Russia reaffirms pledge to return Nazi-looted art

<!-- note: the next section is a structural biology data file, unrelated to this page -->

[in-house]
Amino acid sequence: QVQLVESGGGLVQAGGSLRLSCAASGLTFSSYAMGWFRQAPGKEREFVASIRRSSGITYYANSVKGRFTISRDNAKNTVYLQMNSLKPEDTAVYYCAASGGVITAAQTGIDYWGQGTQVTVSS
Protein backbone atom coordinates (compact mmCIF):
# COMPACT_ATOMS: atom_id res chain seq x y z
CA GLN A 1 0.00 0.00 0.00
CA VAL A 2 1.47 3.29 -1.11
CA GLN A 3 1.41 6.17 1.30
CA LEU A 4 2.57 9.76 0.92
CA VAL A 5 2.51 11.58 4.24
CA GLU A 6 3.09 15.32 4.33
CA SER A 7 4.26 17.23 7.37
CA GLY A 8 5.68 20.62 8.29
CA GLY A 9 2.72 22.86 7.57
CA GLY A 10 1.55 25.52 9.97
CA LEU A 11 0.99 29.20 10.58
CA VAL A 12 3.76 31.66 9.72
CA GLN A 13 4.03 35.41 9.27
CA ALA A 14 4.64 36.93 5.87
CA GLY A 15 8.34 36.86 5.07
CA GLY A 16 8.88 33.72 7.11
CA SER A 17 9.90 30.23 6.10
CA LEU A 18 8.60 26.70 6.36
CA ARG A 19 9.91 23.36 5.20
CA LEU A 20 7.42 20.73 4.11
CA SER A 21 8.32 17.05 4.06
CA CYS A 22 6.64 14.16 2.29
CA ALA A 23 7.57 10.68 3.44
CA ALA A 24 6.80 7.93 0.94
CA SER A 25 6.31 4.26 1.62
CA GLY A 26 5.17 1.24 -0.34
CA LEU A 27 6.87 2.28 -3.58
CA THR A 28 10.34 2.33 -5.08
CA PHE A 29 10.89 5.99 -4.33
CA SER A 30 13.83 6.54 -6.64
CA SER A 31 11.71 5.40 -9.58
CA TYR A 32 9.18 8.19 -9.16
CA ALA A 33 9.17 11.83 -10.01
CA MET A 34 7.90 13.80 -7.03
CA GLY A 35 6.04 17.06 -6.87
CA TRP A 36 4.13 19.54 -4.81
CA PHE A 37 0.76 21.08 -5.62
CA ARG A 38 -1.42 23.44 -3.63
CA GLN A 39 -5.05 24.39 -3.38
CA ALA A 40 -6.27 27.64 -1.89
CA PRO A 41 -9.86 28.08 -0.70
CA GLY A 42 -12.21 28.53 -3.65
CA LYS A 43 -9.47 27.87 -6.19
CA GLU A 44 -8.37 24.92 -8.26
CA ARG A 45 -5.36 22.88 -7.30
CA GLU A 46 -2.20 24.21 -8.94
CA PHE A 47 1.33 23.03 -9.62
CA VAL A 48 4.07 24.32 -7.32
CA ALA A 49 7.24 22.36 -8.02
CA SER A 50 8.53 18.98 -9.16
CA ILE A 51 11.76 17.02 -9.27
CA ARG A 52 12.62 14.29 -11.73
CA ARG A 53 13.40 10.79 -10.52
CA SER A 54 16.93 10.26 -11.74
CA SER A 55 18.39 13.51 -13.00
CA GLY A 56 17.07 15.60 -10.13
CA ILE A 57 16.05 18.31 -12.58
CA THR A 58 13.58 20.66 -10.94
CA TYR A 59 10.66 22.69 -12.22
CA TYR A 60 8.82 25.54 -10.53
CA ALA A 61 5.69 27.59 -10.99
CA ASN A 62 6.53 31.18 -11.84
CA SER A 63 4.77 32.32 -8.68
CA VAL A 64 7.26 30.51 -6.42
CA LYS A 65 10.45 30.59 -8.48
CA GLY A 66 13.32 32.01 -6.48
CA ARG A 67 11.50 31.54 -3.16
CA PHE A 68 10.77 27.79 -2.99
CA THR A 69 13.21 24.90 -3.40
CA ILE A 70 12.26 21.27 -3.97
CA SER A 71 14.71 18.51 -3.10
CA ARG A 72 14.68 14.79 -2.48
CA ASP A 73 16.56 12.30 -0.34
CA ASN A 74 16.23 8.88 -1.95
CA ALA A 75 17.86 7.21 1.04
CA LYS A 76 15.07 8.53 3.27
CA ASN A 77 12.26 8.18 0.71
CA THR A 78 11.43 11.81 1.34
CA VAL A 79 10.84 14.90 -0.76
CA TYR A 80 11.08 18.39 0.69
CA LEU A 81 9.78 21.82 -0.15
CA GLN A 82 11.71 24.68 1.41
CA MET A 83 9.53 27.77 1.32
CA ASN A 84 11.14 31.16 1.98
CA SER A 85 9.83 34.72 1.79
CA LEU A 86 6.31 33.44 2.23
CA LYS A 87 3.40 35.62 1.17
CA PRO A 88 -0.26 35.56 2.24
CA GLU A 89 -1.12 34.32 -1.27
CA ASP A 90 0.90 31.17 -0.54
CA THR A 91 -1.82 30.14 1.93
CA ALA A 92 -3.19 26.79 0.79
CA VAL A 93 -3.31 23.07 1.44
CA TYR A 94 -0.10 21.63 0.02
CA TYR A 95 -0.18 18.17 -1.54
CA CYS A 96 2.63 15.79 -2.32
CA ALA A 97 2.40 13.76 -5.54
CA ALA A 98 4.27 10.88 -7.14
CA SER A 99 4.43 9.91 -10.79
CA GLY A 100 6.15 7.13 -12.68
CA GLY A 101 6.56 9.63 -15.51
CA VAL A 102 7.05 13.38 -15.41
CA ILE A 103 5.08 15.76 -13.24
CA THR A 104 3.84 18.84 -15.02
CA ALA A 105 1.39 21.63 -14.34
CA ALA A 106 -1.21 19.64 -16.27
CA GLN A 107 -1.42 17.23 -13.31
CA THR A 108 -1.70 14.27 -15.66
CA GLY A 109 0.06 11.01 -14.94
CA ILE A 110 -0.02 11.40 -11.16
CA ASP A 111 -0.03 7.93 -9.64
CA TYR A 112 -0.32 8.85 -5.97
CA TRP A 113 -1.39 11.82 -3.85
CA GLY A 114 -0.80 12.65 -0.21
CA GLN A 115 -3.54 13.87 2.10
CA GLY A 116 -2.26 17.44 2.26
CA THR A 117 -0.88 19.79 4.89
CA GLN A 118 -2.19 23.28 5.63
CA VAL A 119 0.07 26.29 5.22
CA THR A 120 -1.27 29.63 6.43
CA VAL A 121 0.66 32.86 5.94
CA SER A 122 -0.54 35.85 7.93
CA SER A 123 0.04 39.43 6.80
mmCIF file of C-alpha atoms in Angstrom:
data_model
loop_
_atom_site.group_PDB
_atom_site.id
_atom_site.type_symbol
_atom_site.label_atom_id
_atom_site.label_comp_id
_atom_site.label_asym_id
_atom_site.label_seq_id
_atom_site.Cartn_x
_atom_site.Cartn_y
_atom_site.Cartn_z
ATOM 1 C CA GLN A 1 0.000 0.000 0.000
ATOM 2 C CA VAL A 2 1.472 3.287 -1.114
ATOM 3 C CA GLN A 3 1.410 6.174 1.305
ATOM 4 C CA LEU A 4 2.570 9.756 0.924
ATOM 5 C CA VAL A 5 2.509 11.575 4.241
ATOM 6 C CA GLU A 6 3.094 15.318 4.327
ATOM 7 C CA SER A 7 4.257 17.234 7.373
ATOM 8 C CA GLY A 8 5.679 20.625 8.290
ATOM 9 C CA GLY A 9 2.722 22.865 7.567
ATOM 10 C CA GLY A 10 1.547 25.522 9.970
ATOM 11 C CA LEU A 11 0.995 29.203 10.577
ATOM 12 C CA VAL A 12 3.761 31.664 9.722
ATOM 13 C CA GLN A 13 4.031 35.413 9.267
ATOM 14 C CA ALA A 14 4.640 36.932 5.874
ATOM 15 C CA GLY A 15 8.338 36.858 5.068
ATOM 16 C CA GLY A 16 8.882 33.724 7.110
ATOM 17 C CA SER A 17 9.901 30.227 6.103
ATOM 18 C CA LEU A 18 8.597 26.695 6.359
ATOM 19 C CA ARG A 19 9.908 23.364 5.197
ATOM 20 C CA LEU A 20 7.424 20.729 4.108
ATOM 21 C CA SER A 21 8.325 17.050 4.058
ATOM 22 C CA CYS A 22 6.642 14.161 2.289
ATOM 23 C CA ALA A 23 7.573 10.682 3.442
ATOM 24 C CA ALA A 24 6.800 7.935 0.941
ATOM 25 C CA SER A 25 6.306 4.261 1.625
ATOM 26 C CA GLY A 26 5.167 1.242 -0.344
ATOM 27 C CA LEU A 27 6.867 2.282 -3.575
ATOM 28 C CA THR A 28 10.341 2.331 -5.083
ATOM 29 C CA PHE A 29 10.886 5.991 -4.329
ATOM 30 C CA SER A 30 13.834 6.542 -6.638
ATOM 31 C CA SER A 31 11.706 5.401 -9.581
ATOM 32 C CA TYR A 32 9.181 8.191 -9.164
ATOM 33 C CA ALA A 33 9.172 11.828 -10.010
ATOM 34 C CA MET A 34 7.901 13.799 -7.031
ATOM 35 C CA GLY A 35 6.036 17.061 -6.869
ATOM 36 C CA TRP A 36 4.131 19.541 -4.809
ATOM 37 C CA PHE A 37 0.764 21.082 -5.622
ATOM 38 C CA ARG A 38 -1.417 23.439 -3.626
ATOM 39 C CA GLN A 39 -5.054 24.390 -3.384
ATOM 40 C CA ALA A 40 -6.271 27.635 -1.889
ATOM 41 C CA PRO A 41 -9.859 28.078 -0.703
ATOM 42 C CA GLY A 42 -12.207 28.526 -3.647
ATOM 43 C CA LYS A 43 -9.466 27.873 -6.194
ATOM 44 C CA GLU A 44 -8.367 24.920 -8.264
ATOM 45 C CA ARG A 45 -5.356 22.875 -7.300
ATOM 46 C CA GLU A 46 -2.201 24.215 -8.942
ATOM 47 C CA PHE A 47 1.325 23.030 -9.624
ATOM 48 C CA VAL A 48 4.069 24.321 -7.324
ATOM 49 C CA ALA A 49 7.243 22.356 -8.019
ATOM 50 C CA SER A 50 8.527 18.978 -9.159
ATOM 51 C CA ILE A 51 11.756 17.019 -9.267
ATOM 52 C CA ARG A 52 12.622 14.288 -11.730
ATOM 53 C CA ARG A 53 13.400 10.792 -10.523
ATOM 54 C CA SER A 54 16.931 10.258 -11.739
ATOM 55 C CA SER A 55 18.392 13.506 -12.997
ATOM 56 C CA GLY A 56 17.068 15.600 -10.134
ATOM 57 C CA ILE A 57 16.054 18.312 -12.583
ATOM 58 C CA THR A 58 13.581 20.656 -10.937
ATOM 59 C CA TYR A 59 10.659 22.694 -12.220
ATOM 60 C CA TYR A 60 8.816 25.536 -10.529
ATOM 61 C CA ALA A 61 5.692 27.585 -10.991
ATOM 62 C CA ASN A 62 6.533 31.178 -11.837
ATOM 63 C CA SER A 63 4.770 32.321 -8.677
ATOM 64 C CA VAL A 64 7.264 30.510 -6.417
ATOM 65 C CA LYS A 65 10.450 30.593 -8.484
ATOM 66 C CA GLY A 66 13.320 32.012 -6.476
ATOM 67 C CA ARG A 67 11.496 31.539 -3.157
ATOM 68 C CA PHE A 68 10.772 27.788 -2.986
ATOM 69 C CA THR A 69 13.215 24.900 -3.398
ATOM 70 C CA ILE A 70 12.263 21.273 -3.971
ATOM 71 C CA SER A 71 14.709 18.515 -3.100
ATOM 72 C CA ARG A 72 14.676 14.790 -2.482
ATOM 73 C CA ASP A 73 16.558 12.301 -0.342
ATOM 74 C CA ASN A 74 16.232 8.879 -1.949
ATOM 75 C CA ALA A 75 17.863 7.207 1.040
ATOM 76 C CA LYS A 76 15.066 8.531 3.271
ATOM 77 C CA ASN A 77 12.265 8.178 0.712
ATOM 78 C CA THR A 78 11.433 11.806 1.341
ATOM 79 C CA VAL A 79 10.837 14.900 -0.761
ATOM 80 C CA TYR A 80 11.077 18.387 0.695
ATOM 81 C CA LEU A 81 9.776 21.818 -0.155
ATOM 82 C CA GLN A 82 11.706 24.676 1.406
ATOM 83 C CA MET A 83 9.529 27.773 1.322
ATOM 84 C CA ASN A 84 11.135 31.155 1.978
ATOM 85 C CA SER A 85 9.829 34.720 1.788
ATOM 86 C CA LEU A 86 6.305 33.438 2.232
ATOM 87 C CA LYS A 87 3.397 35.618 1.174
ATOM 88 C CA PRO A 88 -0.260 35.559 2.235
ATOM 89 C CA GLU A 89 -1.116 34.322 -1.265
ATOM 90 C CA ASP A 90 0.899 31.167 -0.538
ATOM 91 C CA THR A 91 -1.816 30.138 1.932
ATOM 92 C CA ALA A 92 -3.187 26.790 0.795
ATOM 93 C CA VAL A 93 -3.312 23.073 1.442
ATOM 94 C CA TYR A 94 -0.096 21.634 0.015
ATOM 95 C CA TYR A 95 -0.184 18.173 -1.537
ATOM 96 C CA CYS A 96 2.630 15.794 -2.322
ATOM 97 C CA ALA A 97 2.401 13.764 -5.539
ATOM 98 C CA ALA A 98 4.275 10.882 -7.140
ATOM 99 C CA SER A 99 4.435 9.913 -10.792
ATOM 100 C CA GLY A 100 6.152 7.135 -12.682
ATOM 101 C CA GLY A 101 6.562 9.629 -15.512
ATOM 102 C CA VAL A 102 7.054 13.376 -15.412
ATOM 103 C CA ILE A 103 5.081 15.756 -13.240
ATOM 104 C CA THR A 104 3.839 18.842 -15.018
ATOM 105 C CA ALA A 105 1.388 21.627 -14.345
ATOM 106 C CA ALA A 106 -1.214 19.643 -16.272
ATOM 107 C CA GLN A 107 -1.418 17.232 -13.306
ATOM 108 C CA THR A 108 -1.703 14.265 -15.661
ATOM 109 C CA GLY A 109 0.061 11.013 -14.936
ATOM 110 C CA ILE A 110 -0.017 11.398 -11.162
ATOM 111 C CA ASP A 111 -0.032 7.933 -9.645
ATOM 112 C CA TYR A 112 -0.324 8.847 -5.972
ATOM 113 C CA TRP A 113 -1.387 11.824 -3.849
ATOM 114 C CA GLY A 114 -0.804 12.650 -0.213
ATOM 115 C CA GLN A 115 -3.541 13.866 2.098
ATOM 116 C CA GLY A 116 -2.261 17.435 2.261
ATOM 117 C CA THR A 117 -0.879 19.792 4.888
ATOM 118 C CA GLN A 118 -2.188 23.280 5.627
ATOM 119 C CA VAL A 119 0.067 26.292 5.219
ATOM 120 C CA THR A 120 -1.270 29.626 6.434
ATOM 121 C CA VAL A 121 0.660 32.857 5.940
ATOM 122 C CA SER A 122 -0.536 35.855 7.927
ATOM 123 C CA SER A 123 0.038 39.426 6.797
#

MOSCOW, Dec. 29 (JTA) — Russia has reaffirmed its commitment to return works of art stolen by the Nazis during the Holocaust that are now housed in Russian museums. But Western hopes that Russia has many of these works are “exaggerated,” the Foreign Ministry said in a recent statement. At an international conference in Washington on Holocaust-era assets earlier this month, Russia agreed to return to Holocaust victims or their heirs art looted by the Nazis. Experts say such restitution would be difficult under a Russian “trophy art” law issued last year. The law requires that claims should be made by governments rather than individuals. In addition, a work can be returned only if the Russian Parliament approves each restitution by a separate act. The bill has also been criticized for not distinguishing between artworks that belonged to Germany and those that were looted by the Nazis from other countries. Moreover, the April 1998 law set a deadline of November 1999 to make a request for restitution. Foreign Ministry spokesman Vladimir Rakhmanin has been quoted as saying the government would be willing to extend the deadline. At the end of the war, the Soviet Union dispatched special teams to collect thousands of paintings, as well as archival material that included manuscripts and photographs, from the defeated Nazis. Valery Kulishov, director of the restitution department with the Russian Ministry of Culture and head of the Russian delegation at the December conference in Washington, said in an interview that Russian museums contain some objects whose origins are unknown. “But this does not mean that they necessarily belong to Holocaust victims,” Kulishov added. Since the end of World War II, Russia has zealously guarded information about the details of the art taken from Nazi Germany. About 200,000 pieces of this trophy art are now reportedly stored in Russian museums and private collections. In a related development, a Hungarian diplomat stationed in Russia reiterated that her country would claim art confiscated from prominent Hungarian Jewish families during World War II. In an interview published in the daily newspaper Kommersant, Rita Mayer, the counselor for cultural affairs at the Hungarian Embassy, specifically mentioned the names of several Hungarian Jews whose collections, first confiscated by the Nazis, are now kept in state-run museums in Moscow and in Central Russia. “Their heirs are alive, and even if they are not, the property belongs to Hungarian Jewish community,” Mayer said. Some art was taken by the Red Army from banks in Budapest where Jews were forced to deposit their valuables in the late 1930s. Other objects came from the collection of top Nazi official Adolf Eichmann, who stole them in 1944. According to Mayer, Hungary has documents proving the origin of these art objects. One of such works is the portrait of a woman by French painter Camille Corot — allegedly originally from the collection of Hungarian Jew Ferenz Hatvani — which is now a prized possession of the Pushkin Museum of Fine Arts in Moscow. Last year, the Hungarian government asked Moscow about the fate of art treasures stolen by the Nazis from Hungarian citizens, including Jews. In its request, Hungary mentioned at least one Hungarian Jew as being the rightful owner of a collection of paintings now in Russia. Russia has yet to return any of the works.

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